(Source: Welldatabase.com)

Twelve of the 148 Exxon 2015 wells were shut in as of 10/2015. This does not mean well performance has suffered. It is also the reason company presentations may provide well performance that does not match state data. A well could be a top performer, but if it is shut in for four months, a quarter of its production would not be accounted for.

In summary, production from 2015 wells declined significantly year over year. These numbers do not include production from existing wells, as the lower decline rates of those wells cover the effects of depressed oil prices. Expectations are for a much larger decline this year than last.

Operator

2014 Production

2015 Decline

TPLM

60.3%

(41.4%)

CLR

45.5%

21.9%

XOM

42.8%

12.3%

When using just the wells completed for the year, there is generally an increase in production from January when compared to December. As an operator adds wells, total production increases. Since there is no natural decline from wells already producing, production numbers increase more quickly. Using this data, we can compare two years and see if the operator remains aggressive when oil prices change. In the table above, I took the operator's production from July and compared it to the last month of the year. By doing this, we can see if there is a decline or increase. Every operator saw a decline over this period, but Triangle was hit the hardest. Its wells have a higher breakeven price, so it shut down much of its development program. As a smaller operator, it will be hit harder than larger companies. Both CLR and XOM saw smaller decreases of 23.6% and 30.5%. But production still increased in the second half of the year. It can be assumed the same is occurring throughout all plays. It will continue until the world oil markets balance. This could happen in 3Q16, but if OPEC becomes more aggressive it could push this forward into 2017. The Bakken impact is just beginning, and no one knows with certainty when it will stop.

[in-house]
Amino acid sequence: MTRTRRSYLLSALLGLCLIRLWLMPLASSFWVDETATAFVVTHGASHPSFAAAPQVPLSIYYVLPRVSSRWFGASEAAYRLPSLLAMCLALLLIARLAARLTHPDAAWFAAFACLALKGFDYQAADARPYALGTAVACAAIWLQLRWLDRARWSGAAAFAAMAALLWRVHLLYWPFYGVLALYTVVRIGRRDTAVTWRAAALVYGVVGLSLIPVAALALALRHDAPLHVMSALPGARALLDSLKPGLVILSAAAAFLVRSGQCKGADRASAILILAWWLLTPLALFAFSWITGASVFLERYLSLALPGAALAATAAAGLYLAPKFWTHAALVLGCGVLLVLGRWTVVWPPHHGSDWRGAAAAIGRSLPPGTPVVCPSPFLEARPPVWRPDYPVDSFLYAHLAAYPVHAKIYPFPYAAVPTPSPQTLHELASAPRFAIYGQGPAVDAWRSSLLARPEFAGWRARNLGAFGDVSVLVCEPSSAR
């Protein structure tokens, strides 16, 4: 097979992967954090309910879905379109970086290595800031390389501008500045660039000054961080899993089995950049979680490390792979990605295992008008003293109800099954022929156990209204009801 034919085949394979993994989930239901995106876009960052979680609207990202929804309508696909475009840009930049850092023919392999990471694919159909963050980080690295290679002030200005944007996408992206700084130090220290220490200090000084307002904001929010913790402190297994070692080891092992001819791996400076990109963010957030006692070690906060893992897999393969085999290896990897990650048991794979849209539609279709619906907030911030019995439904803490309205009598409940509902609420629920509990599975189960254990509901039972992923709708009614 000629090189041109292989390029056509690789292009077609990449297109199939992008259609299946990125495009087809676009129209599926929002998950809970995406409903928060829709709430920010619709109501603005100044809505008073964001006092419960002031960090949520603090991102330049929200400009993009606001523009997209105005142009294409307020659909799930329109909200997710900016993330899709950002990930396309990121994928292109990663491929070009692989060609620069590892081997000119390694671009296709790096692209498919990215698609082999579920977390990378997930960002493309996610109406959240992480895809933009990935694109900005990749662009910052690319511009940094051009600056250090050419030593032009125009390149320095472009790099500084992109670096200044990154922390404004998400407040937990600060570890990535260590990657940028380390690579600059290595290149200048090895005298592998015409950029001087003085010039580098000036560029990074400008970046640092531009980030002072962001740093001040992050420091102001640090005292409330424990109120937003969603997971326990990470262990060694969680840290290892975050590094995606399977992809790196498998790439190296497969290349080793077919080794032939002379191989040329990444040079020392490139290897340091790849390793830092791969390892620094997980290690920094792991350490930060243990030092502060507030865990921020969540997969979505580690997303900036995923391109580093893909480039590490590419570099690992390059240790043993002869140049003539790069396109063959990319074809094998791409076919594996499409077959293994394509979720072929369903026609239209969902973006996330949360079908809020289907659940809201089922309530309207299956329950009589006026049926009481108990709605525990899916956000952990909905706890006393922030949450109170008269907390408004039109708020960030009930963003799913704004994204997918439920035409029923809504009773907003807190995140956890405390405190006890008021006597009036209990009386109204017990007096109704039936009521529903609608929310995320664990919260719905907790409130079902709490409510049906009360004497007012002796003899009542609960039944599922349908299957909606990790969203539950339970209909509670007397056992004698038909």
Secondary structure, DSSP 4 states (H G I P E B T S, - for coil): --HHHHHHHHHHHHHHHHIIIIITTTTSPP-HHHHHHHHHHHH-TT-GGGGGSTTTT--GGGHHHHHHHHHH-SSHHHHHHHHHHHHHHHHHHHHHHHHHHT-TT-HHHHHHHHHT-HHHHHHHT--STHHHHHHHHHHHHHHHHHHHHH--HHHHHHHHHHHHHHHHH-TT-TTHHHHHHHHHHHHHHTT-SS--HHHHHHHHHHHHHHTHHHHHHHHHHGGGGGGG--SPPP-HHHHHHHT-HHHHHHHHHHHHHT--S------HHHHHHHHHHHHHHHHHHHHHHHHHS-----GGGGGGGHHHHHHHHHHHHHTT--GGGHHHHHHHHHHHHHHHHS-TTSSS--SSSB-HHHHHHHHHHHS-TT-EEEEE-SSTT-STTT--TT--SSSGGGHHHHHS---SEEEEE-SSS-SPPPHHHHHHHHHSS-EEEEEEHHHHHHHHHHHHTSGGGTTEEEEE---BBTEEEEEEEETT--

Disclosure: I/we have no positions in any stocks mentioned, and no plans to initiate any positions within the next 72 hours.